What I Read Online – 07/03/2012 (a.m.)

03 Jul
    • If this mystifies you, it shouldn’t. In fact, it is quite common in science. Once an idea becomes well-established in the scientific community, it is hard to get rid of. As studies start showing problems with the idea, they are often disregarded as flawed themselves or just special cases that don’t hurt the overall applicability of the idea. Because of this, it often takes a long time to get rid of a bad idea in science. In addition, the more influential the idea, the longer the process takes.
    • So, preachers, shall we eschew the abuse of the rhetorical question and the overuse of the interrogative? Shall we save rhetorical questions for the occasions when they appropriately and fruitfully demand that our congregations fill the void they leave? Shall we learn from Christ himself, and from Isaiah, and Jeremiah, and Paul, and John, and Peter, to use our questions with restraint and place them with precision? Shall we stop begging our congregations to agree with everything we say in the act of saying it, and return to the business of speaking the Word of God with humble authority, as true heralds?
    • In the church we are so programed to programs, that when something comes along encouraging us to de-program, we can’t help but treat it as a program. So we read it, discuss it, rave about it, but once we get to the last page we subconsciously tick that resource off our list and look for what else we can take our leaders or members through.


    •  There is nothing in the above that I really disagree with except the last sentence, but I think there are two distinct points being made. (1) An element of faith is involved in accepting that the original texts have been preserved more or less faithfully; and (2) Even if we were sure we had the original ‘as-written’ texts of Scripture it requires faith to receive them as the Word of God rather than simply the words of men.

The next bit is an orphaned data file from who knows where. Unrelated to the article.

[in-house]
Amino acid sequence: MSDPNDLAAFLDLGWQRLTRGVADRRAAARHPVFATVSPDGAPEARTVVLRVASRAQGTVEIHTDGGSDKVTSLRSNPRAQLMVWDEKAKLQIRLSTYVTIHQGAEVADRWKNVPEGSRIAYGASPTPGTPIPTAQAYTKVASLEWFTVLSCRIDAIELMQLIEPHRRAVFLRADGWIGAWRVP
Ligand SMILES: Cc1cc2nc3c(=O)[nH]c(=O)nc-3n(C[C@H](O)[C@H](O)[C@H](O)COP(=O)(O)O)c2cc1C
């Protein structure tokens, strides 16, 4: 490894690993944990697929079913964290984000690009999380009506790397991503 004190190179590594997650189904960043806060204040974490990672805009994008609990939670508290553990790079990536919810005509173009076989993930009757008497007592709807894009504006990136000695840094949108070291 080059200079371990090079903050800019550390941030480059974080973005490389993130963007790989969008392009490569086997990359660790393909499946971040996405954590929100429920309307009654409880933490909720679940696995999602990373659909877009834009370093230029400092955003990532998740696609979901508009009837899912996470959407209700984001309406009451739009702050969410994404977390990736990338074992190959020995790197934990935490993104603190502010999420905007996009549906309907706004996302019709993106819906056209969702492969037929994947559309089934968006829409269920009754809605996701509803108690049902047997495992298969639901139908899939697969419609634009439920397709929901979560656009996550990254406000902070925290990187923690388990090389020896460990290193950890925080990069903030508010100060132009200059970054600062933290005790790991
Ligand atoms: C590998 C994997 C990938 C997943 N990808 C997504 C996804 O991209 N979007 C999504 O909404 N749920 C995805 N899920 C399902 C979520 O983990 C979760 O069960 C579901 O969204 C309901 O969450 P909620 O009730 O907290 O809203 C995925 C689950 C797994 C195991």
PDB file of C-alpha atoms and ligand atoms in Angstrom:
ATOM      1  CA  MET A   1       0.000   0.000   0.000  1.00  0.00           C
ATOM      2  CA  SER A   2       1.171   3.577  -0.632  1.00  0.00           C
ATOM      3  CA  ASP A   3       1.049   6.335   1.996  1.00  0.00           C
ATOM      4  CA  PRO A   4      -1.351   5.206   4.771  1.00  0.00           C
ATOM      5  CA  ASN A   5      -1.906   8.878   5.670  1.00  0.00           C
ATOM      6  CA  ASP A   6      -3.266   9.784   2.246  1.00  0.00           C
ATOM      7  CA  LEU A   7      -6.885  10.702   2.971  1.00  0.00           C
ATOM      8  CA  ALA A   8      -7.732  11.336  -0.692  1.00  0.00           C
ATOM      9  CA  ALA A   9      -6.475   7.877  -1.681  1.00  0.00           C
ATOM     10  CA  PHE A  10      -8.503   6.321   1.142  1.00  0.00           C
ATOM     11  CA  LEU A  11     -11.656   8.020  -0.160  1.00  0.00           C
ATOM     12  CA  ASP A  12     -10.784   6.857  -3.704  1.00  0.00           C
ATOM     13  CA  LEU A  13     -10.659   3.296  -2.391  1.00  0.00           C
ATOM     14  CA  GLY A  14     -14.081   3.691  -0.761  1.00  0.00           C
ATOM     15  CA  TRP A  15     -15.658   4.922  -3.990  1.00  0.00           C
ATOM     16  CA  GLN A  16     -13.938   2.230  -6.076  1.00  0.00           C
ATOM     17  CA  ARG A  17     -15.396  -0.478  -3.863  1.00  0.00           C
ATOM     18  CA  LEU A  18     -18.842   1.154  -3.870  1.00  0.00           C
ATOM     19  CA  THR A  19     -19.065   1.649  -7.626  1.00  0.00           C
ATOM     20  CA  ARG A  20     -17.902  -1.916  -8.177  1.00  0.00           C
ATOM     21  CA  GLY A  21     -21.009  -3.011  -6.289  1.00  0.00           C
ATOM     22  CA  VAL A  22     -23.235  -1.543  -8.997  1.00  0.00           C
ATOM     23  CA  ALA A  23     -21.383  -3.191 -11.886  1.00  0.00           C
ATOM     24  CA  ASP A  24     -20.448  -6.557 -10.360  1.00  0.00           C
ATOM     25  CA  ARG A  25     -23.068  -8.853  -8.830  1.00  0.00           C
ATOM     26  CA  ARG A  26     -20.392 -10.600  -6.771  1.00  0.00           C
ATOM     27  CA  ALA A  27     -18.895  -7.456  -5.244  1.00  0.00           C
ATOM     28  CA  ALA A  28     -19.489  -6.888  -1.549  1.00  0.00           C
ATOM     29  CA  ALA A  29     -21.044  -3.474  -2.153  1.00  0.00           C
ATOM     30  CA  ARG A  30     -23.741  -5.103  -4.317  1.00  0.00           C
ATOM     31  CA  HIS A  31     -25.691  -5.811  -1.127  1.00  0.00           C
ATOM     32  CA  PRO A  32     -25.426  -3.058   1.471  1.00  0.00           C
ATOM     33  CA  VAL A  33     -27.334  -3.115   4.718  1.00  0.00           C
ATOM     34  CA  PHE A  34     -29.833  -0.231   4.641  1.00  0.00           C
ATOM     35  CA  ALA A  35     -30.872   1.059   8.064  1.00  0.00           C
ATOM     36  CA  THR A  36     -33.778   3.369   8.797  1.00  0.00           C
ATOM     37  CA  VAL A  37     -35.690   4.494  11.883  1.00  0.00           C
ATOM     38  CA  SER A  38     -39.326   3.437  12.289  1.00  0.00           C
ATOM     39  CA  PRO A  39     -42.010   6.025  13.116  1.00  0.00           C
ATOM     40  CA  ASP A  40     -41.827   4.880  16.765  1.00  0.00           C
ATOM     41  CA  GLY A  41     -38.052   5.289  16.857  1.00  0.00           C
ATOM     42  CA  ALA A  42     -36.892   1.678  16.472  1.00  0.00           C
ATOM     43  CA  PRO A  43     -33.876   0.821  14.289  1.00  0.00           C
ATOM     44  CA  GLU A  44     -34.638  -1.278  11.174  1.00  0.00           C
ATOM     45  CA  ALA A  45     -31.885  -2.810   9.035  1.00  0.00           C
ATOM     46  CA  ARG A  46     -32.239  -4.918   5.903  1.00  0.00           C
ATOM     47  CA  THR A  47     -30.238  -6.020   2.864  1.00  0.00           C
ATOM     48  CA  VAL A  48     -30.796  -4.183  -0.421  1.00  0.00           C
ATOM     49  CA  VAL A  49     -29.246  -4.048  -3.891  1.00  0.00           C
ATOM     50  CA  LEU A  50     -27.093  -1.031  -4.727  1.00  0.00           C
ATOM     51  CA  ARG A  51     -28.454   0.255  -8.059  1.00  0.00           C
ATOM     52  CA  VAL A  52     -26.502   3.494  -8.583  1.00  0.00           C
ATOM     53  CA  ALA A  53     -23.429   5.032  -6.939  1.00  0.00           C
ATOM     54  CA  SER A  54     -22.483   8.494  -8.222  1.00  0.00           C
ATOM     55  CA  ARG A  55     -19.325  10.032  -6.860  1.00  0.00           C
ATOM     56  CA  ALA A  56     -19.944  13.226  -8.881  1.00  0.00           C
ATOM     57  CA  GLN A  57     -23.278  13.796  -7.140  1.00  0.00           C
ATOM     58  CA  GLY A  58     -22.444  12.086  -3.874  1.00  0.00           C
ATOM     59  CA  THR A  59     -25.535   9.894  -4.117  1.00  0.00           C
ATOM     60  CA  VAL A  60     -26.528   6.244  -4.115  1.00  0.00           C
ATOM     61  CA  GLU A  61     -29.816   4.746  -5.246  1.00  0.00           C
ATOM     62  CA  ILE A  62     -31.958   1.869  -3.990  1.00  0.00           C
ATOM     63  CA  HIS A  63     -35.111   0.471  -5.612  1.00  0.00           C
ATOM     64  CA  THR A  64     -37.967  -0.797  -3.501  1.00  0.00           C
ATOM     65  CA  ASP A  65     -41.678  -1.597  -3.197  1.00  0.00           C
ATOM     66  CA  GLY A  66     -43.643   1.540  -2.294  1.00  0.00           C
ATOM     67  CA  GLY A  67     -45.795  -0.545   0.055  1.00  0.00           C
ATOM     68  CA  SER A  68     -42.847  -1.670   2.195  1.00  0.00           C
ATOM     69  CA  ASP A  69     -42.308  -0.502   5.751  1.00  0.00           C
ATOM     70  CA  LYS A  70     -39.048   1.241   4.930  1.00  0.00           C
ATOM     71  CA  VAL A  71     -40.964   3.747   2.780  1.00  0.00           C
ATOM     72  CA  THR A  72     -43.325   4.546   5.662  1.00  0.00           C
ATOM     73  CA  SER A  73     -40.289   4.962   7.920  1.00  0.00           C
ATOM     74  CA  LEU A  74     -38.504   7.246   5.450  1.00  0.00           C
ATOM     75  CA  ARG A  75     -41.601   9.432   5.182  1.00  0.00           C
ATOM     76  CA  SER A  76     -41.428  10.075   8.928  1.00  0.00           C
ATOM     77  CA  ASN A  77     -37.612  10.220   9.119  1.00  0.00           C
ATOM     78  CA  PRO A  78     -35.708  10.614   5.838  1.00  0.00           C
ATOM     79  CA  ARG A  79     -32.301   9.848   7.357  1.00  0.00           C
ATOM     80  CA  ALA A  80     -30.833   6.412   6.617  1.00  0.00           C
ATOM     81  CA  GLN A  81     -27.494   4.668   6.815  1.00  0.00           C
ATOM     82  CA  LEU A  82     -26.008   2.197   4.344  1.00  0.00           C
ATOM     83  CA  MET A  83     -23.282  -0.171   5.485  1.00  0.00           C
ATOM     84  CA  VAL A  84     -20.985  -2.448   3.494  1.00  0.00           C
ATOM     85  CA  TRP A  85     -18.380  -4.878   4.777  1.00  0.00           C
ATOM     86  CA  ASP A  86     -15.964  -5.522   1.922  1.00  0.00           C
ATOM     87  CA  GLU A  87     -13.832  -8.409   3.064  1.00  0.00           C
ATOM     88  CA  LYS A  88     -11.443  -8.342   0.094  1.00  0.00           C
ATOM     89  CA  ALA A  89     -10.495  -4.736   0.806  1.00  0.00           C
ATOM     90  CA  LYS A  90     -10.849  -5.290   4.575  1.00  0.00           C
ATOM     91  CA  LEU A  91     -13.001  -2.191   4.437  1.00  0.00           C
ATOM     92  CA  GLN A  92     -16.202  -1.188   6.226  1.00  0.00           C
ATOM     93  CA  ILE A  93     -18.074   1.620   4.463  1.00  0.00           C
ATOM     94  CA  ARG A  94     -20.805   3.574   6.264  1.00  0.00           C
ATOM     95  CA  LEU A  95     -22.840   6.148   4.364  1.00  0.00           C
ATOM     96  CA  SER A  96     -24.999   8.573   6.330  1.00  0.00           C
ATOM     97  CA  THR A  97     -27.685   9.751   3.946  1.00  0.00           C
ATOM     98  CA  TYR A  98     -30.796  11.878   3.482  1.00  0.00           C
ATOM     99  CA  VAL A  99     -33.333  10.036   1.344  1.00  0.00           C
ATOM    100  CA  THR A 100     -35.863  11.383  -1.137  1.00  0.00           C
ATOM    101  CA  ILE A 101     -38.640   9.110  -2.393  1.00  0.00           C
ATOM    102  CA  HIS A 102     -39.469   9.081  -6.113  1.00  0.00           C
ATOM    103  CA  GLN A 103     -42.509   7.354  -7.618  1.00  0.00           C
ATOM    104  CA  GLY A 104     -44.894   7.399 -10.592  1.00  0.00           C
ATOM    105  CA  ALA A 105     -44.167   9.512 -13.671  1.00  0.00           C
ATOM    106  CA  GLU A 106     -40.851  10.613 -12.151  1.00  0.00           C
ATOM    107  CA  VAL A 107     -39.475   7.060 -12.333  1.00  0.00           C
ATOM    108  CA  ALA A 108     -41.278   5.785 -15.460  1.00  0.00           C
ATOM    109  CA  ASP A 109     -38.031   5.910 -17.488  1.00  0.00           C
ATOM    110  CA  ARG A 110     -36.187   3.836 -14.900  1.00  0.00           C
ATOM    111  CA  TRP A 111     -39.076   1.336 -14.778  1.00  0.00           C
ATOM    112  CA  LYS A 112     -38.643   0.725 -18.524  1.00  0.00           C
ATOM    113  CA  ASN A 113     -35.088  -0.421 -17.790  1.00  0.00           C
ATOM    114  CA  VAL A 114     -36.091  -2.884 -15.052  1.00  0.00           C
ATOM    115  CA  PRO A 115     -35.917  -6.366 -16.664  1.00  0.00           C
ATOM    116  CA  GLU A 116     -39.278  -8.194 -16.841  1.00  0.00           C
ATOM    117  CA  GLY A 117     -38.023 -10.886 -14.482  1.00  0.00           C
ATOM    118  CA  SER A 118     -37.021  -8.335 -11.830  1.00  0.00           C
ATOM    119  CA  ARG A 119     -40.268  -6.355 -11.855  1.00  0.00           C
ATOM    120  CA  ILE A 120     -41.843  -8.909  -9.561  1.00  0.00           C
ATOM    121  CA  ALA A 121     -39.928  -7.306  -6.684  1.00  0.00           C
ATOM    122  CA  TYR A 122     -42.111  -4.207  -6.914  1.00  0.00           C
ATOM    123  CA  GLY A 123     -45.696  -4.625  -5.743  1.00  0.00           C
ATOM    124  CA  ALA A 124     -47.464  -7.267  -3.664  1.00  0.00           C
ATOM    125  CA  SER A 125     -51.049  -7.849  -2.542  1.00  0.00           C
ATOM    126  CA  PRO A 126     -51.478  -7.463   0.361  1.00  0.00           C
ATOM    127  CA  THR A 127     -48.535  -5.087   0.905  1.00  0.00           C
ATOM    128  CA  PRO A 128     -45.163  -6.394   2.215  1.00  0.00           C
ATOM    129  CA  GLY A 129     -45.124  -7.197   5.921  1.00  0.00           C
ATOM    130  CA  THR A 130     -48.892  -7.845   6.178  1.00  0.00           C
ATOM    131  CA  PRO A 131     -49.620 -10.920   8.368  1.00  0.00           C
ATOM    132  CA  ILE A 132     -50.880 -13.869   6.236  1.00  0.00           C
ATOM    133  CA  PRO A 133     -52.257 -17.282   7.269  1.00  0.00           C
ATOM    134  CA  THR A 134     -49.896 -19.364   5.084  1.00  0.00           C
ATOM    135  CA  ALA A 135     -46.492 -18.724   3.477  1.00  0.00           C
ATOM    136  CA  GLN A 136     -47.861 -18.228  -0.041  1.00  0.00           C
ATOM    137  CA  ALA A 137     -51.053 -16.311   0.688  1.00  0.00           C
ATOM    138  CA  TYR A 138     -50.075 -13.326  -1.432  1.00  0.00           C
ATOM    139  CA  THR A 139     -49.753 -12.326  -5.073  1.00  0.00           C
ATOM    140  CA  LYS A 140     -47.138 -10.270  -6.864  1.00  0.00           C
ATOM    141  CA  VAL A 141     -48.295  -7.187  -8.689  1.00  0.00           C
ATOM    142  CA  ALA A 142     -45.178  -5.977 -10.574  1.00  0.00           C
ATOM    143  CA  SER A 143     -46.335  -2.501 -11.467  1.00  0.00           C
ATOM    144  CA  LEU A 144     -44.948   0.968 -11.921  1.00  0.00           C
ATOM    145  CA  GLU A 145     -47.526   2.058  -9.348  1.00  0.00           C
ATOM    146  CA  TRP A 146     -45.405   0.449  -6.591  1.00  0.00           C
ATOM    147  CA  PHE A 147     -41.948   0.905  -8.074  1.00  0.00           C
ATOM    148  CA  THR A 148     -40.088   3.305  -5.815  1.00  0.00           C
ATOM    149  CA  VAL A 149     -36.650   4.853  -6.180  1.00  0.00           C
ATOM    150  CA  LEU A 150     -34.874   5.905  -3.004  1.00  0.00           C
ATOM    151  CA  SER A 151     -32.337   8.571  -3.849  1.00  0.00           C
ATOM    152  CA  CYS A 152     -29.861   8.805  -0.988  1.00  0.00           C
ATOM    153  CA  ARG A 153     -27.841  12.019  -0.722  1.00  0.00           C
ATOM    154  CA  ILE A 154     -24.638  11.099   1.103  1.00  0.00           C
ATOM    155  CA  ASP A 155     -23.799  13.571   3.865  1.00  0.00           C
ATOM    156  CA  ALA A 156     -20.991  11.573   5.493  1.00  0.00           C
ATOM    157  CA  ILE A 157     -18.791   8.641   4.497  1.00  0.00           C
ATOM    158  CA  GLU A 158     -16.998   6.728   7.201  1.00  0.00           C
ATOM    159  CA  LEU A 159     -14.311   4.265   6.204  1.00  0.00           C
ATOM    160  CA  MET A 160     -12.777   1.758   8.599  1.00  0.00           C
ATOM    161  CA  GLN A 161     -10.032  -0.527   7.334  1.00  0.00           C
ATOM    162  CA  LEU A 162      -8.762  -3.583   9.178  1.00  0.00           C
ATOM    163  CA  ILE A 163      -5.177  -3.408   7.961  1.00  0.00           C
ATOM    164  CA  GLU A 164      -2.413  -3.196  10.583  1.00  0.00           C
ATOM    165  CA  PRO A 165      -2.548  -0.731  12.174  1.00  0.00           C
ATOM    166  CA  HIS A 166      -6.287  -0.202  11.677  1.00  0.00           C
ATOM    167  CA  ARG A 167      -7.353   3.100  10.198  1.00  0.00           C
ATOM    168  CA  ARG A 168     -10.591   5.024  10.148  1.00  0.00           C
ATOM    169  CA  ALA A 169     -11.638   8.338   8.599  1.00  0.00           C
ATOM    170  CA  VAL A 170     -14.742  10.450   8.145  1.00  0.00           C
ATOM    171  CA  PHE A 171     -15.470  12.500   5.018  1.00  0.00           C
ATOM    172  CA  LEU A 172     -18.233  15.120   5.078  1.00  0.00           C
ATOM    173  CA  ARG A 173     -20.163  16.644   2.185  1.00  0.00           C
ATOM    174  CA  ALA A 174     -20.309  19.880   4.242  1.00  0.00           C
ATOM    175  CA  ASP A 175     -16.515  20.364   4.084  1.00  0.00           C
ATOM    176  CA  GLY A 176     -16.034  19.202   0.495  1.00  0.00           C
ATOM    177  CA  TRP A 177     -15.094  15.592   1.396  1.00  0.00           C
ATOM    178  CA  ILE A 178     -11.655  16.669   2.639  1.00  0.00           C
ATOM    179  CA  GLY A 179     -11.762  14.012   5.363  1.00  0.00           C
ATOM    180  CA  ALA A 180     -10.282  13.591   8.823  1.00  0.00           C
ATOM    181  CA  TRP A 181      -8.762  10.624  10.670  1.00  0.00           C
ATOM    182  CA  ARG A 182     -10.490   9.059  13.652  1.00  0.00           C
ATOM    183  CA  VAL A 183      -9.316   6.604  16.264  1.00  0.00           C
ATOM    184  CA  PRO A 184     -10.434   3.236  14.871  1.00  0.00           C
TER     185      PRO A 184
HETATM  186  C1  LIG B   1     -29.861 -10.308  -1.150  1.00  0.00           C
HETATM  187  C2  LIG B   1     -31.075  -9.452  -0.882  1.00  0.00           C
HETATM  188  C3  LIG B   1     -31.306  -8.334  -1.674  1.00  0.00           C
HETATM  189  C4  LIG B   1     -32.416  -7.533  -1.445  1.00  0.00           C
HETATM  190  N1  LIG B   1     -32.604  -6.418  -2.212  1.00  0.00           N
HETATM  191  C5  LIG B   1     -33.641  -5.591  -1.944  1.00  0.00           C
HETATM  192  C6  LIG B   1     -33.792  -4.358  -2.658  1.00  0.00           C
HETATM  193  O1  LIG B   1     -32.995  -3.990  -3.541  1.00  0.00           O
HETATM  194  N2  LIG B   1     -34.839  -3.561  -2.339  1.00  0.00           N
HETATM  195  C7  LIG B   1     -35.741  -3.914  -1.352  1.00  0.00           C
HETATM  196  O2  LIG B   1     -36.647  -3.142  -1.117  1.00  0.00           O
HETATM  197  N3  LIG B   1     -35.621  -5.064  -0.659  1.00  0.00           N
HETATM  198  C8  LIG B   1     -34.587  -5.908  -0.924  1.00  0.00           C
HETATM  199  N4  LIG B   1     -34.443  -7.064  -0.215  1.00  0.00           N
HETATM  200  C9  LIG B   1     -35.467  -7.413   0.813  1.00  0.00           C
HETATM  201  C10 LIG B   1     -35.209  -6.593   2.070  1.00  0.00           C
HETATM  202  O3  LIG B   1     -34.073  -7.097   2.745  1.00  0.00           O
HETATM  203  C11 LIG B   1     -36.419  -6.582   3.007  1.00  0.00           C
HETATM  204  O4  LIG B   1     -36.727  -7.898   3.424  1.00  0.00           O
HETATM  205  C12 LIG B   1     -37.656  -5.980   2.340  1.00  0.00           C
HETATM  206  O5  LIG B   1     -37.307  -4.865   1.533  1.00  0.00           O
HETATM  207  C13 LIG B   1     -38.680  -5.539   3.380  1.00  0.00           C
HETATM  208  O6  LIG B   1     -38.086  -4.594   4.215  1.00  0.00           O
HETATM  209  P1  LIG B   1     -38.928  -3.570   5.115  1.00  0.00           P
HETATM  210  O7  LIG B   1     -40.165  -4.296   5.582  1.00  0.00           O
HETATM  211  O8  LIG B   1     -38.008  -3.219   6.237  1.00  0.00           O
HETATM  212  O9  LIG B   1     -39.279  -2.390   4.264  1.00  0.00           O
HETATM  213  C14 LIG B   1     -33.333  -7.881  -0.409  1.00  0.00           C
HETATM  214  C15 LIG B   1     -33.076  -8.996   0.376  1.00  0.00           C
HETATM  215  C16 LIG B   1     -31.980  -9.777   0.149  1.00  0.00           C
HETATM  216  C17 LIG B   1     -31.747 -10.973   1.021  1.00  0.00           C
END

In the case of (1) I say ‘an element’ of faith since (as you yourself imply) such matters can be studied by historical and historiographical research. Unfortunately different scholars come up with different answers, so that the interpretation of any factual research findings often depends on the interpreter’s preconceptions (‘faith’?).  


      In the case of point (2) faith is, of course, fundamental. Do we or do we not accept the original Scriptures as constituting  God’s Word — that is, God communicating with us (and thus revealing Himself to us) through the instrumentality of human writers?  And if we do accept this proposition, is our faith rational or irrational? You continue:

    • One further point before I come to the biblical definition of faith. When we ask “is faith rational?” we must take into consideration not only objective evidence (from such things as the fine-tuning of the universe to the historical evidence of Christ’s bodily resurrection) but also subjective evidence (the evidence of a personal experience of God). Ultimately, biblical faith is of the latter kind since objective evidence, no matter how strong, can always be explained away and rejected
    • I heartily agree that it is good to recognize a power greater than our own. But the gospel of Jesus Christ invites us to know that power as a Person, and that surely is far better!


    • Is it biblical or preference
    • Is it the right time
    • Is it worth the possible consequences
    • For example, I would not split the church over a plurality of elders/pastors, or purging an inflated membership role in the first few years at a church.  Those are changes that can come later with good teaching and patience.  However, I would risk being fired over confronting a deacon found in open adultery, or an attack on the deity of Christ, whether the church was ready for it or not

Posted from Diigo. The rest of my favorite links are here.

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Posted by on 03/07/2012 in Current Issues


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